Most patients had their first attack of acute asthma requiring hospital evaluation. Ten patients (13%) were using inhaled corticosteroids prior to the study. Fifty patients (64%) were admitted to hospital. Baseline characteristics of the two treatment groups were comparable.
There were 14 withdrawals. One patient (on crushed tablets) was admitted to intensive care. Four patients (all on oral solution) did not show up for the second study visit. When contacted by telephone, the parents told us that these children had recovered completely. Nine patients (23%) withdrew from the crushed tablets group because of repeated vomiting on the first study day, compared to none (0%) in the oral solution group (p = 0.001).
VAS taste scores were better for oral solution (mean 3.8, SEM 0.5) than for crushed tablets (mean 7.4, SEM 0.5) (95% confidence interval for difference 2.0 to 5.1, p < 0.001). The changes in dyspnoea VAS scores during the study period in both study groups were similar (fig1). At follow up, 62% of patients from the crushed tablets group and 83% from the solution group had recovered completely according to their parents (p = 0.06). Wheezing at follow up was slightly more common in patients from the crushed tablets group (28%) than in patients from the oral solution group (11%, p = 0.1).
This study shows that prednisolone oral solution is better tolerated than crushed tablets in the treatment of acute severe asthma in children. Vomiting was observed in 23% of patients using crushed tablets, and in none of the patients on oral solution. The superior taste of the prednisolone oral solution compared to tablets has been reported previously.3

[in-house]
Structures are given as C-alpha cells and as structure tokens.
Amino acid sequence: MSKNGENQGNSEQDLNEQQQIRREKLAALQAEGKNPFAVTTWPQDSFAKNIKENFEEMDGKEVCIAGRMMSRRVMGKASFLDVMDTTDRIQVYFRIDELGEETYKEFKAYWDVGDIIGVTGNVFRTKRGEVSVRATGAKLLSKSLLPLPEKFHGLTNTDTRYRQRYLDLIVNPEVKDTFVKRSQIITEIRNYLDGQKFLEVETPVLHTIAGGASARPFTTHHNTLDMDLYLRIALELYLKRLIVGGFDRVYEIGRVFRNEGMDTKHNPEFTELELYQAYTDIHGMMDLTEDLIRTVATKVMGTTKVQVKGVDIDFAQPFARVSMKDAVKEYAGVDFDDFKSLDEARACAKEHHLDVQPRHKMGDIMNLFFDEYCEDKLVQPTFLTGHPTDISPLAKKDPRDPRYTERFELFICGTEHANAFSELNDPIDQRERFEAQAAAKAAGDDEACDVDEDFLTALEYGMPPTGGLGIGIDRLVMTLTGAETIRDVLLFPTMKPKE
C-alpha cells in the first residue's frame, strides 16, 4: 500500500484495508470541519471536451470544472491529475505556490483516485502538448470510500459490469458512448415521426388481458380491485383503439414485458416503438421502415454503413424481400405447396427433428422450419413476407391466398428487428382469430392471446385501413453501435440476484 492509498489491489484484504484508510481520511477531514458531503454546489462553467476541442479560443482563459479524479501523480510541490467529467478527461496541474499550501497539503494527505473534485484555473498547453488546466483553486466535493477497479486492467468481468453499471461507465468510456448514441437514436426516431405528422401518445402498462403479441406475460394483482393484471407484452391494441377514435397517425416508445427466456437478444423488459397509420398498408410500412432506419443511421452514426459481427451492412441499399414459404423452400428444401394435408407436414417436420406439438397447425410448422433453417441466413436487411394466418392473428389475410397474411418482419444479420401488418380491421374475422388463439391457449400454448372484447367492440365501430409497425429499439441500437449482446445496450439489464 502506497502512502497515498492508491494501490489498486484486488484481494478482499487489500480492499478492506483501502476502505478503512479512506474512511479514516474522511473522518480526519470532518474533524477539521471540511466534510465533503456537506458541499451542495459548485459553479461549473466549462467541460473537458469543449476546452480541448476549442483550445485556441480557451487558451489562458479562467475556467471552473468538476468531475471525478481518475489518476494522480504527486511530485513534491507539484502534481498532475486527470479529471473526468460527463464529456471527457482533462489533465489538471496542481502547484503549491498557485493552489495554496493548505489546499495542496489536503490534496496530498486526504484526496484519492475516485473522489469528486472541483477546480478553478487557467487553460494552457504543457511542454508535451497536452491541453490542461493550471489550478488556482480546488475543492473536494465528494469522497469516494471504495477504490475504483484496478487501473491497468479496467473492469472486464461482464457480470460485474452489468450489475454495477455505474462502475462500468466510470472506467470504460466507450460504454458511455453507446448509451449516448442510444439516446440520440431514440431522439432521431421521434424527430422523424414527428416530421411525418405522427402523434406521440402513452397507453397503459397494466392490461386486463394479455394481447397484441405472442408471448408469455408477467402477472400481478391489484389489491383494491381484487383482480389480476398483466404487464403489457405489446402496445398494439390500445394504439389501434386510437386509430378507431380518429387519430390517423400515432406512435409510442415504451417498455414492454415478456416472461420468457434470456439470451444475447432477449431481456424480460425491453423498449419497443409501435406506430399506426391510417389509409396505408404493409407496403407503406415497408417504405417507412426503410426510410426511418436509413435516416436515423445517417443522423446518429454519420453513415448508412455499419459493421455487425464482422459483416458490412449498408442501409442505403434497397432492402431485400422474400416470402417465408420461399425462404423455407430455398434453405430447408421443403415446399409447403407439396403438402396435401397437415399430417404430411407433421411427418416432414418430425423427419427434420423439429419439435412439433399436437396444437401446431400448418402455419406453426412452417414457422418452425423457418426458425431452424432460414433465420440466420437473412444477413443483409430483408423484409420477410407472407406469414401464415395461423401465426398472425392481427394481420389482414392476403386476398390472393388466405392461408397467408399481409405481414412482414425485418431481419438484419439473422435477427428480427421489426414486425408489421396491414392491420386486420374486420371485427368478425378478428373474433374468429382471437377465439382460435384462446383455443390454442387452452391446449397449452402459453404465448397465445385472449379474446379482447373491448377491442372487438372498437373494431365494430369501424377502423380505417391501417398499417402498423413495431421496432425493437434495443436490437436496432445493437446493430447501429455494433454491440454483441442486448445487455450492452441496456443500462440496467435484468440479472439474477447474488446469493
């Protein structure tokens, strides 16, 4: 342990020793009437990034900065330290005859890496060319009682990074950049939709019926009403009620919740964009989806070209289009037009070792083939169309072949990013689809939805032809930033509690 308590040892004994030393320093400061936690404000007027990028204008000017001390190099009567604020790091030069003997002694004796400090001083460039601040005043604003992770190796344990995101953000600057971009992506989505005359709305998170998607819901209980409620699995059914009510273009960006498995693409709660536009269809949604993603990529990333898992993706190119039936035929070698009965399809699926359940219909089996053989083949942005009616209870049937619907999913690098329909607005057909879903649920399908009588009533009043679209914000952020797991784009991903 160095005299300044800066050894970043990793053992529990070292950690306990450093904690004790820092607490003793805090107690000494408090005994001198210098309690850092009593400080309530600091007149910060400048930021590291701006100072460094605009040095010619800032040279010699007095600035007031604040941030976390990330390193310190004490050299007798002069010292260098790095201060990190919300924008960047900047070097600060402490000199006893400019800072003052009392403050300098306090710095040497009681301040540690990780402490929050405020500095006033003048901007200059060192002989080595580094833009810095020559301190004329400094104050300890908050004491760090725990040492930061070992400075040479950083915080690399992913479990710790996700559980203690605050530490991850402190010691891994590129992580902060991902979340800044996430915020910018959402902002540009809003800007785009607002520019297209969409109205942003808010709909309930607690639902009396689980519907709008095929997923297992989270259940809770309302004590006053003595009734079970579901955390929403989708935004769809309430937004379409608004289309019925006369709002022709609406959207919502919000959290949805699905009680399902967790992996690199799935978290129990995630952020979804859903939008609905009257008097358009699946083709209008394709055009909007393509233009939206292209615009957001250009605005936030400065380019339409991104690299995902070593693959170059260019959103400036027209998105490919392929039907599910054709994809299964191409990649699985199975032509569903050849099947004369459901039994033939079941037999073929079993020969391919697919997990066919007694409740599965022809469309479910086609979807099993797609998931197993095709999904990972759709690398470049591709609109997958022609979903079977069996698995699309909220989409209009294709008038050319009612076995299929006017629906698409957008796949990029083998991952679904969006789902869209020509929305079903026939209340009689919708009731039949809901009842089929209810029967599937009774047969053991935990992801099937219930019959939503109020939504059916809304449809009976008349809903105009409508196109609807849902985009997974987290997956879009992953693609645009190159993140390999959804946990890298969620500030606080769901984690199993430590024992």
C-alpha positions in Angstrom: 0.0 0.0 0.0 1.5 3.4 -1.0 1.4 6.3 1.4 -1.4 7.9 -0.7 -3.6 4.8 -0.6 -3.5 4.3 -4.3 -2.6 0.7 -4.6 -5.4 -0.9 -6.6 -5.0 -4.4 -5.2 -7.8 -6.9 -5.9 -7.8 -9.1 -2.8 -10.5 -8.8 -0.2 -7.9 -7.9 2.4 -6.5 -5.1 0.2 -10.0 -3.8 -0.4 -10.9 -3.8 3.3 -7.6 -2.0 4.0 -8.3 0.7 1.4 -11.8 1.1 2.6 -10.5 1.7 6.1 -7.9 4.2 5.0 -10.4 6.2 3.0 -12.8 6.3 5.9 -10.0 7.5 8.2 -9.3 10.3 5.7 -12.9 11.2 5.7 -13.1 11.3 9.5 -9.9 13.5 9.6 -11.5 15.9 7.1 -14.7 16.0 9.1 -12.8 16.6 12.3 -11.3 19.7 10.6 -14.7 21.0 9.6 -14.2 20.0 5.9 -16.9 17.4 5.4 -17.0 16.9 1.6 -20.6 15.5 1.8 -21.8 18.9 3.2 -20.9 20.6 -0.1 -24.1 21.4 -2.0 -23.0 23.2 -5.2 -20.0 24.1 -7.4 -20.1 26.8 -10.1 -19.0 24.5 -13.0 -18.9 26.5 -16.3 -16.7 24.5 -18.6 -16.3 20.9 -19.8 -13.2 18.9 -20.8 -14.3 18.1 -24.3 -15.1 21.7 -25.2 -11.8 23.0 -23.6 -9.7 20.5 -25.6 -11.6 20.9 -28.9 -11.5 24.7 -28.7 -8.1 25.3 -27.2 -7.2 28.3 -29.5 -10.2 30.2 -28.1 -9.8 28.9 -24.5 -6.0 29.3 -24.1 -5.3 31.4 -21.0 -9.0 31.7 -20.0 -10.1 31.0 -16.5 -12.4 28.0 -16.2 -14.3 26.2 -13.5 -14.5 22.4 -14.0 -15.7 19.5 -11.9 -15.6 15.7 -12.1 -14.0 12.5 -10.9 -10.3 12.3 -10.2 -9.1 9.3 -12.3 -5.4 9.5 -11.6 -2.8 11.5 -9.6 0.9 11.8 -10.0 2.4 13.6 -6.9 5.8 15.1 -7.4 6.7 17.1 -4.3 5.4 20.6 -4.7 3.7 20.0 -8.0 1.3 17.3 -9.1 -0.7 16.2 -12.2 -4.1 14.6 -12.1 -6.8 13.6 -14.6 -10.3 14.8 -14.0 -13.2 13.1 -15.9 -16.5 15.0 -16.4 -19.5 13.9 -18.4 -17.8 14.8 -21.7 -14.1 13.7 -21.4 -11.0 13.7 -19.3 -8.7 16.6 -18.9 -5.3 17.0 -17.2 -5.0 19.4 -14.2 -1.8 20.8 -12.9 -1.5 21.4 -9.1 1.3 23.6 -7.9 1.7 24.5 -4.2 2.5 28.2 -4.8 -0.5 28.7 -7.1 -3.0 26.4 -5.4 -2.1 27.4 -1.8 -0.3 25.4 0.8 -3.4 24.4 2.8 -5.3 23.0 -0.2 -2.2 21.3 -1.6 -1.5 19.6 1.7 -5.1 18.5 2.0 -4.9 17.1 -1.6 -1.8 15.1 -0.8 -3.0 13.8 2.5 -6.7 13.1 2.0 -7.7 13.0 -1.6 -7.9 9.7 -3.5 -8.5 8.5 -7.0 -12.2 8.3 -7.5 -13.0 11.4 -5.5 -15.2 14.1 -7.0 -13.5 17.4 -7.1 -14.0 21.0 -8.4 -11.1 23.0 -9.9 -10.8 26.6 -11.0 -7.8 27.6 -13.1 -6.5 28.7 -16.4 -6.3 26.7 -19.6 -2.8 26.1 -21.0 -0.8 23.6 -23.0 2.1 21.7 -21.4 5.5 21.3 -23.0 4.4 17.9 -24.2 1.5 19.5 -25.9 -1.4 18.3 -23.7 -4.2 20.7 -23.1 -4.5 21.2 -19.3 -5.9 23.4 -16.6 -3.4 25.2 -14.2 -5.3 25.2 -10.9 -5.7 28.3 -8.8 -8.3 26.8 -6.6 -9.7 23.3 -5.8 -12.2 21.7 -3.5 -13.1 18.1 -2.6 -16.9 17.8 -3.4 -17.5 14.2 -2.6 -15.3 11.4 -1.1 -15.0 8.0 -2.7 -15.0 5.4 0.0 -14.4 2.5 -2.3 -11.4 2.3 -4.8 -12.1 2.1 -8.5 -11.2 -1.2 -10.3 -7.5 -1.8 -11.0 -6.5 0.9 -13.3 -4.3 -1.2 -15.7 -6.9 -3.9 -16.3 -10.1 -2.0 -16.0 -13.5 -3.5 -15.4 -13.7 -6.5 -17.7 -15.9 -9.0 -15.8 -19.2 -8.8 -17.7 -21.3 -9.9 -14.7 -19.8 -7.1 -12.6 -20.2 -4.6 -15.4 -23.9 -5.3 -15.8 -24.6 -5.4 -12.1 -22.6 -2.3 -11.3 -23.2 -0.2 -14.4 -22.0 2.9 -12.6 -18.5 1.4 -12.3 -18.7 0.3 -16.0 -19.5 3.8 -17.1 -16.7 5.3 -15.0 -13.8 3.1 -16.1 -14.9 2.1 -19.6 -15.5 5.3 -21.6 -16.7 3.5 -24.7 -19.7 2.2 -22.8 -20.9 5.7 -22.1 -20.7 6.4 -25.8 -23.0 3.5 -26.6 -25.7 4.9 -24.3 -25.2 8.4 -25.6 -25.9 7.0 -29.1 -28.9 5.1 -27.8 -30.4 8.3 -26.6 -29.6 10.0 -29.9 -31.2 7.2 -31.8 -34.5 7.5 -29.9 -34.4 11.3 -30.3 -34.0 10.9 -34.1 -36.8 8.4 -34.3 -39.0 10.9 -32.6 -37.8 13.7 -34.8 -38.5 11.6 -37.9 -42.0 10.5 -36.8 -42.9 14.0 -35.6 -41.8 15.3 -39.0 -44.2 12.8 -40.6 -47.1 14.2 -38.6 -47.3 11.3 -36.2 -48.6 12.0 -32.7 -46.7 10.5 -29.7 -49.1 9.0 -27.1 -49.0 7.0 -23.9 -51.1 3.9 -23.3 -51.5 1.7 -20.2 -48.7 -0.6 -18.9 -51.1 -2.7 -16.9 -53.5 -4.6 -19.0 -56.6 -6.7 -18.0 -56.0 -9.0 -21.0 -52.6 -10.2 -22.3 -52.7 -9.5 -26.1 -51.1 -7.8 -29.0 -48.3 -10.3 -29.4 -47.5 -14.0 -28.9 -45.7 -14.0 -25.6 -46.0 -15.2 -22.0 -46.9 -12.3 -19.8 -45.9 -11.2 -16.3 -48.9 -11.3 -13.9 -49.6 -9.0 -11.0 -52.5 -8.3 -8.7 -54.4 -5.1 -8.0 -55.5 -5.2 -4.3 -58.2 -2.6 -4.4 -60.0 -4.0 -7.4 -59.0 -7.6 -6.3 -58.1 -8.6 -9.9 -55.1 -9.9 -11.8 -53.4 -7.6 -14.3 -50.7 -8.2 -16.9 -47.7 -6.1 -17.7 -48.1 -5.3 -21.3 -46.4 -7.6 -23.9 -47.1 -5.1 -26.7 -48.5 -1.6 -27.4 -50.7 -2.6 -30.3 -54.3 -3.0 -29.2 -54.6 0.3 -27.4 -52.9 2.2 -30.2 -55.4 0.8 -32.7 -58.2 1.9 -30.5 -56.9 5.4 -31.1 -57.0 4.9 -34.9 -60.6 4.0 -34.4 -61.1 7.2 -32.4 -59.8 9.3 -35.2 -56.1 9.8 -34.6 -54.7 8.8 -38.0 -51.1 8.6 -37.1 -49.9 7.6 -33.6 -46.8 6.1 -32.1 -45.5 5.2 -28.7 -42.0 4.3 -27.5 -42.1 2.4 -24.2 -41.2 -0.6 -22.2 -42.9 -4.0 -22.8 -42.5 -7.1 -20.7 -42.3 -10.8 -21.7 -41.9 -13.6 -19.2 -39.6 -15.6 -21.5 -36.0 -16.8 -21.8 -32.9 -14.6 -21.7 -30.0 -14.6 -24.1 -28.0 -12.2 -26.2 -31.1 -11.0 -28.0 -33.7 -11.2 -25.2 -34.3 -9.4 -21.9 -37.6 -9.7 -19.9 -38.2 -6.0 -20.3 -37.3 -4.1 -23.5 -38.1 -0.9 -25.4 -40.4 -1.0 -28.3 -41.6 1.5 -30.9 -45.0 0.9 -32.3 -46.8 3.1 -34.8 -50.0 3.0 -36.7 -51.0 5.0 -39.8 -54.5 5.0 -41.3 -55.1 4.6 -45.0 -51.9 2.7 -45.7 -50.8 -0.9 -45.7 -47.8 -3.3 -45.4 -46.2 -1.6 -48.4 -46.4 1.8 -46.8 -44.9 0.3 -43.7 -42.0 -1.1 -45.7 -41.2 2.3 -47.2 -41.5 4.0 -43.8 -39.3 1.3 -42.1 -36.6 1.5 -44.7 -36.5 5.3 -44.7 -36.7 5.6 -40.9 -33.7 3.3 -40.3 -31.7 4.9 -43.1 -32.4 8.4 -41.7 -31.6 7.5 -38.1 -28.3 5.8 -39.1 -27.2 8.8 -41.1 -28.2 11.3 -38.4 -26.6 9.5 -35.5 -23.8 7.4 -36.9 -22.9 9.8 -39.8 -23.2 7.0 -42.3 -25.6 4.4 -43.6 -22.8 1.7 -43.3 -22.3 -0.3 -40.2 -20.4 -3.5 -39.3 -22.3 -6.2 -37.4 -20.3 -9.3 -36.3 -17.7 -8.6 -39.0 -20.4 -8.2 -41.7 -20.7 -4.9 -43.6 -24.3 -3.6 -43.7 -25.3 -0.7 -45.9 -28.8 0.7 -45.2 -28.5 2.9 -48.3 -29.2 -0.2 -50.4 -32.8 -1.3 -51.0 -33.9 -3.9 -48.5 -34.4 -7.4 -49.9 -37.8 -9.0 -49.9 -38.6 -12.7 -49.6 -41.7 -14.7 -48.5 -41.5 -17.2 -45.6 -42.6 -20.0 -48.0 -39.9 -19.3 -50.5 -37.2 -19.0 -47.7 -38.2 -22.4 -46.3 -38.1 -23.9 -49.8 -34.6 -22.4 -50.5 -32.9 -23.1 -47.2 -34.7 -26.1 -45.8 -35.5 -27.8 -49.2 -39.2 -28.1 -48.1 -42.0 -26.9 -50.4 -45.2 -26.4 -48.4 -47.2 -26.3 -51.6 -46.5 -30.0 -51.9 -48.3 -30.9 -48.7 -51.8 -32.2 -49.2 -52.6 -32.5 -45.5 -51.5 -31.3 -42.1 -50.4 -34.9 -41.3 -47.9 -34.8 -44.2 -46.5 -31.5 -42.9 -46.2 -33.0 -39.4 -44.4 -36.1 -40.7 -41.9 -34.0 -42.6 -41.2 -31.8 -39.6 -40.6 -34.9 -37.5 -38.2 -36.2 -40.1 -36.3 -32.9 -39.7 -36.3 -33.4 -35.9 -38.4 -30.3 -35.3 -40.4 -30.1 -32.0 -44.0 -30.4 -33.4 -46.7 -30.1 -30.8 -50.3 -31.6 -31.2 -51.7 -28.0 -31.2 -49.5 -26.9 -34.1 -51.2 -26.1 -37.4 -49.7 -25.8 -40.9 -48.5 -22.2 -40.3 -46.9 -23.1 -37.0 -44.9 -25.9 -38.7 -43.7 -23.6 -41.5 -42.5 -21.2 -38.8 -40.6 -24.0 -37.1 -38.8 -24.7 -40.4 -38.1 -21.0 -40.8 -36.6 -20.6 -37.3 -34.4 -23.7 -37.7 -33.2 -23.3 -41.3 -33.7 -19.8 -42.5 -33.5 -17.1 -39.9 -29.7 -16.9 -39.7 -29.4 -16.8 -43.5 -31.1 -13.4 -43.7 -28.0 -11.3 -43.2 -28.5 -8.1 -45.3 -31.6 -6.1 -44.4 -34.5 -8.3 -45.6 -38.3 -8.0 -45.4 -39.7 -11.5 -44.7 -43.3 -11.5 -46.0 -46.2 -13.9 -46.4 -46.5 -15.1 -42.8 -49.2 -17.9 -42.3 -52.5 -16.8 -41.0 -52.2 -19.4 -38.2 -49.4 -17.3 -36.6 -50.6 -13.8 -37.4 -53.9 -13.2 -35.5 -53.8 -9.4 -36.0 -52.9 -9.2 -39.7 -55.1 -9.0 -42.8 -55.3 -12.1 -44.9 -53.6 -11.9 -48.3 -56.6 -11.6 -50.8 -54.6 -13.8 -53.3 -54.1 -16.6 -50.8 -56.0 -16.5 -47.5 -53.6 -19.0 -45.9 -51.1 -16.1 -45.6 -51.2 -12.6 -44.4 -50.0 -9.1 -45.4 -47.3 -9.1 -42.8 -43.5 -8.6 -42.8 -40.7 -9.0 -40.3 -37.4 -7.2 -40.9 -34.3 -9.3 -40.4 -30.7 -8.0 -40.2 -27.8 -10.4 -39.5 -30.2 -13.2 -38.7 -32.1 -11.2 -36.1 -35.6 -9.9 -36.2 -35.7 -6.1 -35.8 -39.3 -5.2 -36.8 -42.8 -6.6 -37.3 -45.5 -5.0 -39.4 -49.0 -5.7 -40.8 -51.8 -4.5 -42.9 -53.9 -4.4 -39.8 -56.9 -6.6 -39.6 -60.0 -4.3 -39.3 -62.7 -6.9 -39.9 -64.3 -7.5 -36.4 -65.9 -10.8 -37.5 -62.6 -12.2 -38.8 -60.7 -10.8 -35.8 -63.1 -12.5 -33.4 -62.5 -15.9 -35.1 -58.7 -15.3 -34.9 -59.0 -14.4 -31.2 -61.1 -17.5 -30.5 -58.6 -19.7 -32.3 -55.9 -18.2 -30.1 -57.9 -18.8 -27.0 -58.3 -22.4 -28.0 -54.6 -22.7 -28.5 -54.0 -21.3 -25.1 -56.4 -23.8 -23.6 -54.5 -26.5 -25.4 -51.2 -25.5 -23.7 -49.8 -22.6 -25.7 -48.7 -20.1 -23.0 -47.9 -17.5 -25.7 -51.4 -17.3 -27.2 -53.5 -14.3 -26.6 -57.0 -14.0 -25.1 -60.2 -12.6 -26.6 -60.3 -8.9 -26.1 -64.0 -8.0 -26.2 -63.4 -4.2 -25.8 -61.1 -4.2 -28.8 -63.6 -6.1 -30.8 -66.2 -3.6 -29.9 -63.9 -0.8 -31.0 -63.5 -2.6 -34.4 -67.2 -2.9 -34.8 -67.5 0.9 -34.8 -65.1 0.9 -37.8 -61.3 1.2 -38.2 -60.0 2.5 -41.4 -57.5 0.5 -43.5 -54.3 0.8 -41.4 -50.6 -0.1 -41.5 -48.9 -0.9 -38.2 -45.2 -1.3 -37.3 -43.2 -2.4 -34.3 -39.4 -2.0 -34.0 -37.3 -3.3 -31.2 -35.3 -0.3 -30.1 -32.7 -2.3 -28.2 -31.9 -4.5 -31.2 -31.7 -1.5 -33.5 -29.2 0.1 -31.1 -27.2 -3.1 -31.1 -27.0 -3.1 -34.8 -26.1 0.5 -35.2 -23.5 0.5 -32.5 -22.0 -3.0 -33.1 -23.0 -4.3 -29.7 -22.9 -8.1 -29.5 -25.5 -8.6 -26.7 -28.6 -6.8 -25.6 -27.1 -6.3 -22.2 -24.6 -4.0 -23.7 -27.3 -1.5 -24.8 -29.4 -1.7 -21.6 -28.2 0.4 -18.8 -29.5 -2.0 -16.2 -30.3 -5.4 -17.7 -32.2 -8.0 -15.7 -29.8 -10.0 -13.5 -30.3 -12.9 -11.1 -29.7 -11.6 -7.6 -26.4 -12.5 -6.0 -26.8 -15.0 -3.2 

There were no differences between dyspnoea scores in both study groups. Apparently, both prednisolone formulations, when tolerated, are equally effective in relieving dyspnoea in children with acute asthma. The observed trend towards improved resolution of acute asthma in the group treated with oral solution at follow up is likely to be an underestimation of the true effect because of the selective withdrawal of patients using crushed tablets. It is, therefore, likely that prednisolone oral solution may not only be better tolerated but also be more effective than prednisolone crushed tablets in acute asthma. This could be a result of increased compliance to therapy with the more palatable solution, but also to differences in pharmacokinetics between the two formulations.5
Prior to the availability of oral solutions, physicians had to resort to parenteral administration of corticosteroids when (crushed) tablets were not tolerated. Over the past decade, several commercial oral corticosteroid solutions have become available, the cost effectiveness of which appears to be lower than that of simple, non-commercial formulations such as the one used in our study.6Prednisolone oral solution, because it is effective, well tolerated, and cheap, should be considered as the treatment of choice for acute severe asthma in children.